The Boondock Saints (2000)


I’m Figuring Some Shit Out Here

In order to continue my wicked awesome string of Boston/Massachusetts movies, I decided to review a movie that is wicked Boston that was requested by my friend and coworker Captain Hook, wicked lovah of all things hookah.  The problem with reviewing this movie stems from the fact that it’s wicked populah, and that I’ve already seen this movie twice and didn’t think much of it.  It’s so populah that I purchased the movie based on the raving reviews that friends had given me for it, but still never saw anything special to this movie.  And, according to the reviews I’ve seen for this movie, I seem to agree not with the general population that gave it 93% good reviews, but with the professional critics that gave it a measly 17%.  And that makes me a professional critic!  So, when I sat down to watch this movie for the third time (remembering next to nothing from my previous viewings), I decided to try to pay special attention and try to figure out how this movie got so wicked populah.  Let’s see what happened in my review of The Boondock Saints, written and directed by Troy Duffy, and starring Sean Patrick Flanery, Norman Reedus, Willem Dafoe, David Della Rocco, Billy Connolly, Bob Marley (not that Bob Marley, apparently), David Ferry, Brian Mahoney, Carlo Rota, and Ron Jeremy.  And yes, I will stop affecting that accent.

Two Irish stereotypes, Connor (Sean Patrick Flanery) and Murphy McManus (Norman Reedus), get into a bar brawl with three Russian mobster stereotypes which winds up with two of the mobsters dead.  FBI Special Agent Paul Smecker (Willem Dafoe) is called in to investigate.  Despite the Boston cop stereotypes surrounding him, he is able to figure out exactly what happened.  Connor and Murphy turn themselves in and are let off, the deaths being ruled self-defense.  The two brothers mistake water falling on their faces for a message from God that they should be killing evil-doers.  With the help of their friend, errand boy for the Italian mob stereotypes Rocco (David Della Rocco), they set off to kill anyone that does naughty things, with Smecker ever on their heels.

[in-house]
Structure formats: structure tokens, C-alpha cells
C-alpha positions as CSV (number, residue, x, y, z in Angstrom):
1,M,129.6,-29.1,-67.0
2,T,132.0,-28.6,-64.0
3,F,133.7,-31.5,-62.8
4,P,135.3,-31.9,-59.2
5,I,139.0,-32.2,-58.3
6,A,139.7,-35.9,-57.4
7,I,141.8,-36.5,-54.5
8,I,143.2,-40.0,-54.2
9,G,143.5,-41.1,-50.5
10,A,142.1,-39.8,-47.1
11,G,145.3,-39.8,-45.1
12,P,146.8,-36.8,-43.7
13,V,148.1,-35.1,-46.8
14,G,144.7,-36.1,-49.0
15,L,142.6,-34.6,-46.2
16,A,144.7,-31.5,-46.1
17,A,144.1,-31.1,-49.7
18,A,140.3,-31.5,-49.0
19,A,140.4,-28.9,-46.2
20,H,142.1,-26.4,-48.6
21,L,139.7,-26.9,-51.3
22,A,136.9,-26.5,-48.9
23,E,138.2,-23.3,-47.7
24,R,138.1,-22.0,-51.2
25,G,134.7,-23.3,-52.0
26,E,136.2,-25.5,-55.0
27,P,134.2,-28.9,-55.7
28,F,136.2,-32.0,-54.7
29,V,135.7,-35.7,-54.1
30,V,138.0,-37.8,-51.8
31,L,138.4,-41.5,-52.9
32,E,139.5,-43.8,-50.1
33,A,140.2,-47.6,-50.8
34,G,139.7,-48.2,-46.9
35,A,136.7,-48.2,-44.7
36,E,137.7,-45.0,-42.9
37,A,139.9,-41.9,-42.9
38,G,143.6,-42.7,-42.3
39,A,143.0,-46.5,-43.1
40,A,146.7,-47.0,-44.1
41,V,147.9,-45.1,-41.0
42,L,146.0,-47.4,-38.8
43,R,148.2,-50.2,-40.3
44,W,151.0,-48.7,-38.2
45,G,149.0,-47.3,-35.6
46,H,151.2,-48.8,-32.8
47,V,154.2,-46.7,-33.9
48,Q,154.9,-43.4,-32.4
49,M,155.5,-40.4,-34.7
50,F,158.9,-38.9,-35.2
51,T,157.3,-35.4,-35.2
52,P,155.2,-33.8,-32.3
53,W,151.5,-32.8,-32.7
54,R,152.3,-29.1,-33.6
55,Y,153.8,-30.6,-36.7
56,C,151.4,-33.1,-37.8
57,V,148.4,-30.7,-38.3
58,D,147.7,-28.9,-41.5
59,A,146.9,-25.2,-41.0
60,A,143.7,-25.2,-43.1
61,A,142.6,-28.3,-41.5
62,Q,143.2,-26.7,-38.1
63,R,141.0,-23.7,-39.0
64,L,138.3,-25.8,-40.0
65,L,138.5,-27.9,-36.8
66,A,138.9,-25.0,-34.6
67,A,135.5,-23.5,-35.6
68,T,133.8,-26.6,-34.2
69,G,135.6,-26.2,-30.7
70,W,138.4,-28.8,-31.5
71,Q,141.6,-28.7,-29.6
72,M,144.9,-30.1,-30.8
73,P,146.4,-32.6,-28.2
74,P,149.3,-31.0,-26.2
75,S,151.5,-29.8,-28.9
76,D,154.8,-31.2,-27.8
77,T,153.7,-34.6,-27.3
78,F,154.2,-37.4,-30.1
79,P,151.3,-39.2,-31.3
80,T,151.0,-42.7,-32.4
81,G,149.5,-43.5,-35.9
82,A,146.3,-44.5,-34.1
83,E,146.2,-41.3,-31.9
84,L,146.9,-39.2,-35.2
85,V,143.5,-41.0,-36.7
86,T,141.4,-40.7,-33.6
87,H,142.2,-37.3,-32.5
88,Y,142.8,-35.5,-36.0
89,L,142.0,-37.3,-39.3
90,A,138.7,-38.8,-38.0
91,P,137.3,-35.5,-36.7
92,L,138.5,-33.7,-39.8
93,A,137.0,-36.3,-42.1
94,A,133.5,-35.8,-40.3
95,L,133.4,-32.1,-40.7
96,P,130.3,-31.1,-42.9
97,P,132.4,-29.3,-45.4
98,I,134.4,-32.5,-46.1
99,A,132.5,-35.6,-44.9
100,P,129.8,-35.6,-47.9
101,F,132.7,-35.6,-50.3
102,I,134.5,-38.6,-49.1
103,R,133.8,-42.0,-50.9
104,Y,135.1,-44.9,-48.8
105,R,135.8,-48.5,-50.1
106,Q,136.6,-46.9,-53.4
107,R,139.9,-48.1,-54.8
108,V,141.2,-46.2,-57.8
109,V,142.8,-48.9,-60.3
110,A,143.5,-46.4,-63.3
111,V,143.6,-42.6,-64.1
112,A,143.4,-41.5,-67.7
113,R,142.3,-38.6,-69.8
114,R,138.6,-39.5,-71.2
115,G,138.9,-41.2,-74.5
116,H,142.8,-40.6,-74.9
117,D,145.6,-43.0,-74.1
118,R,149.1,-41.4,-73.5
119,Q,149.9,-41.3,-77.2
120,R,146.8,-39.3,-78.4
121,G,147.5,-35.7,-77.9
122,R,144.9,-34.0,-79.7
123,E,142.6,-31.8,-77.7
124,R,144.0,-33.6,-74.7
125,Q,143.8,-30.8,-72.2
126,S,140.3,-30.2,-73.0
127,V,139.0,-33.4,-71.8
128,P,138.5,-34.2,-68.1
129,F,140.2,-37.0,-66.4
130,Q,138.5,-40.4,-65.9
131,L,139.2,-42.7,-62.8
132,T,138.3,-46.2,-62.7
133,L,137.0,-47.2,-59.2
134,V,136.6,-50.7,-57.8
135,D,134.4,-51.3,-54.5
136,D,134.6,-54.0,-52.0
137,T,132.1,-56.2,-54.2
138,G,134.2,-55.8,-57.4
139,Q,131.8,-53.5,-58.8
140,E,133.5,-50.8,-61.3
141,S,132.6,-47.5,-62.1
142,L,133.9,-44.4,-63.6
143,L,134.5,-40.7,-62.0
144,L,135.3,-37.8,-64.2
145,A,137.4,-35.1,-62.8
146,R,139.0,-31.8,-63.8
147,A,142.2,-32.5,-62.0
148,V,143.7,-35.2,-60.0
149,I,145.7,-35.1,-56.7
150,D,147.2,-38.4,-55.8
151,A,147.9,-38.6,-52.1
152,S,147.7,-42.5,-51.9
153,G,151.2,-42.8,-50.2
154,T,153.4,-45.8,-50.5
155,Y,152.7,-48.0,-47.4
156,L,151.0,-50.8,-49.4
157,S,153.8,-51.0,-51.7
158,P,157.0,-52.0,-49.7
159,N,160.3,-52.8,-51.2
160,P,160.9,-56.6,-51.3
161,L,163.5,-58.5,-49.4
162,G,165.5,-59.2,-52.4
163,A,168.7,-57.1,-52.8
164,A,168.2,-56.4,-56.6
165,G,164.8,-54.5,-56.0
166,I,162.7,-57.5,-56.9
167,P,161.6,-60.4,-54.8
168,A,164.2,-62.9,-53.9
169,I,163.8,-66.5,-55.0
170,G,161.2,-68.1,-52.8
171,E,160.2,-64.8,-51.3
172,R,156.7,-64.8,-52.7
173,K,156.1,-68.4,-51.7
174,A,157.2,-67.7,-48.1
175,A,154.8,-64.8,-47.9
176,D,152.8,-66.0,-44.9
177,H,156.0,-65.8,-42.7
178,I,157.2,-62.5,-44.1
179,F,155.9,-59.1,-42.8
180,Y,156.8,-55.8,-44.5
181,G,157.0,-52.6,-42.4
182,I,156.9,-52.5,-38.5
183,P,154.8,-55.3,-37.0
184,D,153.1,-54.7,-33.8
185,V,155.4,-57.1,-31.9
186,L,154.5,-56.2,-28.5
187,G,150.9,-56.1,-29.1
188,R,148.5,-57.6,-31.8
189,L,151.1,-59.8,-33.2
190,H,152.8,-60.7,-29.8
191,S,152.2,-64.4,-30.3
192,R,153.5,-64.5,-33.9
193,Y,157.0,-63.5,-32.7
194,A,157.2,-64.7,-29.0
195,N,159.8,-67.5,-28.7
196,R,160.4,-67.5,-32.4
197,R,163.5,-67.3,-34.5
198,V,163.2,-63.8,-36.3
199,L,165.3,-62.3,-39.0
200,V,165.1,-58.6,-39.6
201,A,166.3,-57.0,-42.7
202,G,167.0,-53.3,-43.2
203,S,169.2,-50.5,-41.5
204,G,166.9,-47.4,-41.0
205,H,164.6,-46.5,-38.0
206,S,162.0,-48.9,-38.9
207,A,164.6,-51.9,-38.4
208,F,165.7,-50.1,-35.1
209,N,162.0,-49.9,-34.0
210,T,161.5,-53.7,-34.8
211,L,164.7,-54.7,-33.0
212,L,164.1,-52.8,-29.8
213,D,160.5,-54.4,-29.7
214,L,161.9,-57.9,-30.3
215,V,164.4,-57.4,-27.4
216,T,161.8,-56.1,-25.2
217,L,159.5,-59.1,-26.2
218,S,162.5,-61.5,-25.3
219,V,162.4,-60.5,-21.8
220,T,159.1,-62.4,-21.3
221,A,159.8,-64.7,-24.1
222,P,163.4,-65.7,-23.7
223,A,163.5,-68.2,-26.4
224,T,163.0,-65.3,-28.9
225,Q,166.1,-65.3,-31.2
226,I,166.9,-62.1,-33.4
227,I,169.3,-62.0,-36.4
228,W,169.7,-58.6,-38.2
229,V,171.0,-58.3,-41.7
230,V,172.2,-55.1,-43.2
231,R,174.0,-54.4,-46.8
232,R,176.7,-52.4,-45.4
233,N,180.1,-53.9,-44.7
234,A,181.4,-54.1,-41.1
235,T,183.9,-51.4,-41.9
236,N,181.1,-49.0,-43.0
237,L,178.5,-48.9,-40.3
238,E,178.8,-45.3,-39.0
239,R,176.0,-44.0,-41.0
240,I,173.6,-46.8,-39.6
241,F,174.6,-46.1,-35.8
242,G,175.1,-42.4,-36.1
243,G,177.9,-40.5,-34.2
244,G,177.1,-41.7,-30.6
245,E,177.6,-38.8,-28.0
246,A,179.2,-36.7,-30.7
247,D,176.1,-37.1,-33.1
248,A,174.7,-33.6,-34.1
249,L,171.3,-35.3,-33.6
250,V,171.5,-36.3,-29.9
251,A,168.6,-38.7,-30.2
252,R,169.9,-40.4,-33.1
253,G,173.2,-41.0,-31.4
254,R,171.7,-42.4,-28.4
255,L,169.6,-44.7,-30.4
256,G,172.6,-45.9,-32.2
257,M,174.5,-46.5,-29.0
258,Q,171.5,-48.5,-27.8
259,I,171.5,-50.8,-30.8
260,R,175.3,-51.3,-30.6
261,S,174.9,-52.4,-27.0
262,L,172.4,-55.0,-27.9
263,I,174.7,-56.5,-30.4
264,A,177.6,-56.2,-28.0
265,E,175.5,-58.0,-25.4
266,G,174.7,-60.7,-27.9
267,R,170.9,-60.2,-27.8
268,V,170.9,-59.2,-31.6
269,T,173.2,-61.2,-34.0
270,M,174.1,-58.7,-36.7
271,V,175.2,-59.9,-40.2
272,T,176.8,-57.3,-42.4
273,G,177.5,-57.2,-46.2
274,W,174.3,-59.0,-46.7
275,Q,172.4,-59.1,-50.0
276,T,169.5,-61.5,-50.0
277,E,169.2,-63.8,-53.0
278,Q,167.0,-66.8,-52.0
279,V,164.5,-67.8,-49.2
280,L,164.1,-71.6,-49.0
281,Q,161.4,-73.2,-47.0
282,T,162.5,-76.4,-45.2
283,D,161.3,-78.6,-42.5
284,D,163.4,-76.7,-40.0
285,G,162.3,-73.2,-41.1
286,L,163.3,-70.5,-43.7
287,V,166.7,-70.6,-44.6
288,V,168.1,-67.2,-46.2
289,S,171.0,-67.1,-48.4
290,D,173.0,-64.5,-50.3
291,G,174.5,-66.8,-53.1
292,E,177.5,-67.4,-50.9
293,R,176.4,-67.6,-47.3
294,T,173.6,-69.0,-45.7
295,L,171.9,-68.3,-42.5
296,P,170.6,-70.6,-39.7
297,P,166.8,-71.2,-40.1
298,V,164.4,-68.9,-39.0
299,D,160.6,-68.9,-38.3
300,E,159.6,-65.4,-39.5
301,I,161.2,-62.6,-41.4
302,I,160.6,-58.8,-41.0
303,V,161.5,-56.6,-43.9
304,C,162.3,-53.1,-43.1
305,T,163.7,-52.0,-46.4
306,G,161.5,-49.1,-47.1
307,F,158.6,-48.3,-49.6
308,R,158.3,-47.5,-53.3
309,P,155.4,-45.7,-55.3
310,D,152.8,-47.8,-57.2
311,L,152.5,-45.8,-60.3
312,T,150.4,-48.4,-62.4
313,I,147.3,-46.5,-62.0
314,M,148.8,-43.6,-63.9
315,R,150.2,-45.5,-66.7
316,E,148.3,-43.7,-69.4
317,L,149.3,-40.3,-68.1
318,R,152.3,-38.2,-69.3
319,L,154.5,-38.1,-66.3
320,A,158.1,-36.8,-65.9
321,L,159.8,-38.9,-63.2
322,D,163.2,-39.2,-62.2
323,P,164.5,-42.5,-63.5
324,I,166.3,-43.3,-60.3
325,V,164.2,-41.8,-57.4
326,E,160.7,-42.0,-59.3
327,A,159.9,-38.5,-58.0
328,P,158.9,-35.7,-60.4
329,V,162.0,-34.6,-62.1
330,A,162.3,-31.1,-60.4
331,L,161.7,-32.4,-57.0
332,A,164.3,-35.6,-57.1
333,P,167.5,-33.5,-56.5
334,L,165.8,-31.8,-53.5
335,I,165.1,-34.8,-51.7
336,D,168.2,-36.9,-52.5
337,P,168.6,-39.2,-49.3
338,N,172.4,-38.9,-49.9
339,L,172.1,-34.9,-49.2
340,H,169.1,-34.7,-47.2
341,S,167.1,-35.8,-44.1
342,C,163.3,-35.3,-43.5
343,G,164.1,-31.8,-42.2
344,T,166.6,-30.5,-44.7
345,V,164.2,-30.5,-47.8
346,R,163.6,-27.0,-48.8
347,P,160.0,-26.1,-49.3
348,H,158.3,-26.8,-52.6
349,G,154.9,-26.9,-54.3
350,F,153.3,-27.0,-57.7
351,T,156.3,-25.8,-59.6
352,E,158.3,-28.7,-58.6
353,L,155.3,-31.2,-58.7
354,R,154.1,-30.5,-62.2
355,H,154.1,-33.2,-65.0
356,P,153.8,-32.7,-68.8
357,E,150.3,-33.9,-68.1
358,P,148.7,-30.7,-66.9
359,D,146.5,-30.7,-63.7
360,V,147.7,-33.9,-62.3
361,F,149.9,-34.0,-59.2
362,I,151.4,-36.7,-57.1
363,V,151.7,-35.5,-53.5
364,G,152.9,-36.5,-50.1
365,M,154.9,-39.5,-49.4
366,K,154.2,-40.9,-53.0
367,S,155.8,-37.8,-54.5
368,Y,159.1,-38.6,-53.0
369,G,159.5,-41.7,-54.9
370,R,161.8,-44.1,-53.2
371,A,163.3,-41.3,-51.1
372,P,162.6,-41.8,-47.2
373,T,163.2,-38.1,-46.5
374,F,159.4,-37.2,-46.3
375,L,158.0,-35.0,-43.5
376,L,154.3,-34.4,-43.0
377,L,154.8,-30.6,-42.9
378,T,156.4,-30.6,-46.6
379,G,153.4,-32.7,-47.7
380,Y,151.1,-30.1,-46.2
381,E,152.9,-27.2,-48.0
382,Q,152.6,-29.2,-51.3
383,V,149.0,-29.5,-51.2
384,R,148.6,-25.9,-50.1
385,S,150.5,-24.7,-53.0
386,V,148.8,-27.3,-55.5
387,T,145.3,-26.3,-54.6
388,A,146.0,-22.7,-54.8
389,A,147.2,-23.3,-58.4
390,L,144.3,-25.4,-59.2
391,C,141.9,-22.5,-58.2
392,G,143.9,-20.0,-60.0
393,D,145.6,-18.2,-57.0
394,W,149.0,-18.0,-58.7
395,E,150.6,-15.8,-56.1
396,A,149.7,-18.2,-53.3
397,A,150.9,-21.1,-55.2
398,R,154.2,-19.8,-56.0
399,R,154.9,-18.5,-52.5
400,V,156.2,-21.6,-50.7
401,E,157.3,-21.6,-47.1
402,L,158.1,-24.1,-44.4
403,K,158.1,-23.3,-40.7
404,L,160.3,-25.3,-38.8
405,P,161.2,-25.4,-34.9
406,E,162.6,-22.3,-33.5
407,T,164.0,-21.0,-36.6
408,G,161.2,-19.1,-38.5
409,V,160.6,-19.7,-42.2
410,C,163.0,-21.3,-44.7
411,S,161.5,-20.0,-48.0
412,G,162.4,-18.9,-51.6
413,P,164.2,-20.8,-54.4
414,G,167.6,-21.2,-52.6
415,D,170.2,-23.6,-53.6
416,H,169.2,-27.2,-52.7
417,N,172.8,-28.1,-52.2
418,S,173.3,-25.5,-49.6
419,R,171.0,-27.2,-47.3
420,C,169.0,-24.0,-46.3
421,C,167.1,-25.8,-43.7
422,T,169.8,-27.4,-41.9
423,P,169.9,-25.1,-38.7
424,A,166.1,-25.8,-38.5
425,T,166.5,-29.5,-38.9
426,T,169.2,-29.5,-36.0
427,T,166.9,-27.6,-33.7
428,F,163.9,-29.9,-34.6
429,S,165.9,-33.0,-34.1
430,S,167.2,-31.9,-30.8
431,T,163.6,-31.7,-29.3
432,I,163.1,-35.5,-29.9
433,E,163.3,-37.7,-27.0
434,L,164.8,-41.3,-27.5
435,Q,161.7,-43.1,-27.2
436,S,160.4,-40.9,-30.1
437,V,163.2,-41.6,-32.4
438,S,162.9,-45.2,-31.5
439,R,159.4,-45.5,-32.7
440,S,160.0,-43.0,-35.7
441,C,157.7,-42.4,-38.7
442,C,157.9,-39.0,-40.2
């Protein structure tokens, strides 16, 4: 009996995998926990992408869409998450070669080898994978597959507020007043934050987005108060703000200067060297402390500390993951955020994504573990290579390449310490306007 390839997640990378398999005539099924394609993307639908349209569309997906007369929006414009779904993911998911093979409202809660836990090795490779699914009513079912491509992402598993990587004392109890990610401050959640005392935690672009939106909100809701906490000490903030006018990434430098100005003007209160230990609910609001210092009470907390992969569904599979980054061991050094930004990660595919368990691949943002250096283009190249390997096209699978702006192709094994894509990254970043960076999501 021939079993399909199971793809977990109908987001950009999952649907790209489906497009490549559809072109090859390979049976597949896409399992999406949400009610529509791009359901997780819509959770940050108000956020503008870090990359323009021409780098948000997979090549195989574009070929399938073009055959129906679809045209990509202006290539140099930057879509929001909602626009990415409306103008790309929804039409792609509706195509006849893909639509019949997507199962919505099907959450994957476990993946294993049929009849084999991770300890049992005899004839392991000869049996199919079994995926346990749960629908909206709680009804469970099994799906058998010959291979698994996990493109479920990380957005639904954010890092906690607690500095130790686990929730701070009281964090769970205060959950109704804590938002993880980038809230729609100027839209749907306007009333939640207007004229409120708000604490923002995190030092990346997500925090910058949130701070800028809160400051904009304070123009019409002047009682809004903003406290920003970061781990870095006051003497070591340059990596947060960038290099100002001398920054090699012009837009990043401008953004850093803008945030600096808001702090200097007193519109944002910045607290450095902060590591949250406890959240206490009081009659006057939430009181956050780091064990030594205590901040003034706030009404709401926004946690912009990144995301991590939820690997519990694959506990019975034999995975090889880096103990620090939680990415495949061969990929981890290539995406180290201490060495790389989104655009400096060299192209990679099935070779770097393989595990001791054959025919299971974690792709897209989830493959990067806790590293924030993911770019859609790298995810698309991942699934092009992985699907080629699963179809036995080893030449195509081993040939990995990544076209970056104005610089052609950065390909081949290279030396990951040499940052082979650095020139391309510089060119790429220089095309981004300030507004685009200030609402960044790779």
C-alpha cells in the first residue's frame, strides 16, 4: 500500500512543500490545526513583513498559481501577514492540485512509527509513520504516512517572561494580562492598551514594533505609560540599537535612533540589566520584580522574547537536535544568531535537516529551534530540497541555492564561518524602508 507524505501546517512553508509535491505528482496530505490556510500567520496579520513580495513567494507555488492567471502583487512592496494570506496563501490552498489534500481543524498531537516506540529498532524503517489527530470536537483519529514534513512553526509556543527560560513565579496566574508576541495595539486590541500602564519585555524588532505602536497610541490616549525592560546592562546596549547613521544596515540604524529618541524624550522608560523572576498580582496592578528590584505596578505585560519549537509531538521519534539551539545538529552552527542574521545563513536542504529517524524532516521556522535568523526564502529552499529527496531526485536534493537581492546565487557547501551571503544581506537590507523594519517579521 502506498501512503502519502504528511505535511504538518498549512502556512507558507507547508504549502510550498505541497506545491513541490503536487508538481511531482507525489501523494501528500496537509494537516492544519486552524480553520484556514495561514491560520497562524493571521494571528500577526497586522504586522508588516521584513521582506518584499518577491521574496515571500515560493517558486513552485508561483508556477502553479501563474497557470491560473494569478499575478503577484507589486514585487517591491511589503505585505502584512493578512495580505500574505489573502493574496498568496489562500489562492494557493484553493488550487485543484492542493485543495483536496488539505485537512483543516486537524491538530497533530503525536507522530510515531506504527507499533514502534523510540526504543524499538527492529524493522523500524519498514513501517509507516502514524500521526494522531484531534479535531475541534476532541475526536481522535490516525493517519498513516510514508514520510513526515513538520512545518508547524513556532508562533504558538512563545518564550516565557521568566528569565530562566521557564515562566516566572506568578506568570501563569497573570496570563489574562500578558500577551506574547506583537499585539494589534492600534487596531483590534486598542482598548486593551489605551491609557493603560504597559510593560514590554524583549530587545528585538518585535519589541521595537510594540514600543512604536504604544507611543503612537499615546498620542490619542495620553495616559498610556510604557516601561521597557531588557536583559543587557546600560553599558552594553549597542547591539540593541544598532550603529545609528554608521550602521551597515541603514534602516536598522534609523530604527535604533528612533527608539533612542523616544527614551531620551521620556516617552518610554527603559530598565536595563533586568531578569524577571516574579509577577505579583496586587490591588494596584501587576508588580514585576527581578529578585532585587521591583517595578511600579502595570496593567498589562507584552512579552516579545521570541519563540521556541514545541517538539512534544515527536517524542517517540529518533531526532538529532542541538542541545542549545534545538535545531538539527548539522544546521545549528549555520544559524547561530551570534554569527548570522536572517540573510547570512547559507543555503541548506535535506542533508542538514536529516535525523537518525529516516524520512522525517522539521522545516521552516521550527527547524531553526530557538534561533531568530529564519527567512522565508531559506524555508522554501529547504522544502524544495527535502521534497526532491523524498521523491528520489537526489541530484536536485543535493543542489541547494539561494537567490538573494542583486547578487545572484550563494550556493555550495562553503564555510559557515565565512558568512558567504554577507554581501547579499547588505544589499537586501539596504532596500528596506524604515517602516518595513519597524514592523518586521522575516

It’s official: I still don’t get it.  I’m not saying it’s a bad movie, but I don’t know why anyone pays this any special type of attention.  It’s roughly the same quality as any other dumb action movie.  It’s fun while it lasts, but it’s instantly forgettable.  The story is subpar vigilante fare.  There’s no real good reason that these guys decide to start killing people; they just get hit in the head with some water while remembering a sermon they heard earlier and decide God talked to them.  It’s roughly on par with Bill Paxton seeing a bowling trophy sparkle and thinking that God was saying they should kill people.  I want to say to anyone that thinks God is talking to them: he probably doesn’t want you to kill people.  I haven’t spoken to God and am only basing that on that thing in that book he told some dudes to write, but I think it’s the safest thing to assume.  After the revelation that they should become vigilantes, that’s all the movie is.  Two, three, or four guys going places and shooting bad people.  The more interesting stuff in the movie all involved Smecker.  They weren’t that much more interesting as just a really good detective figuring out what happened in each scene, but it was slightly more interesting.  One of them had an interesting bit of cinematography when Smecker was describing the scene from inside the scene, but this only happened once.  The movie begins and ends with some pointless jargon running through the credits.  The opening credits show a bunch of random scenes involving the two brothers, but had nothing in them we needed to see and I felt they just wasted my time.  The end credits had scenes of people being interviewed about what they thought about what the Saints were doing, which I also didn’t need to see.  The ending credit ones seemed to be showing the mixed viewpoints on how people would feel about real vigilante’s, perhaps to attempt to add a message about whether it’d be right or wrong to kill bad people, but the movie itself doesn’t take that standpoint, so why bother?  The movie is only about the brothers being beloved for what they’re doing.  So much so that even the best cop on the force sides with what they’re doing.  Generally a dumb action movie would replace good writing with good action, but that’s not really here either.  Most of the action is broken up with scenes of Smecker talking about the action, and the rest of it is not much more spectacular than two guys standing in one place and firing bullets at people.  Those people die.  The end.  So you’ve got an interesting idea but poor writing, mediocre action, and a lot of time wasting, so what do you get?  Apparently, a cult hit.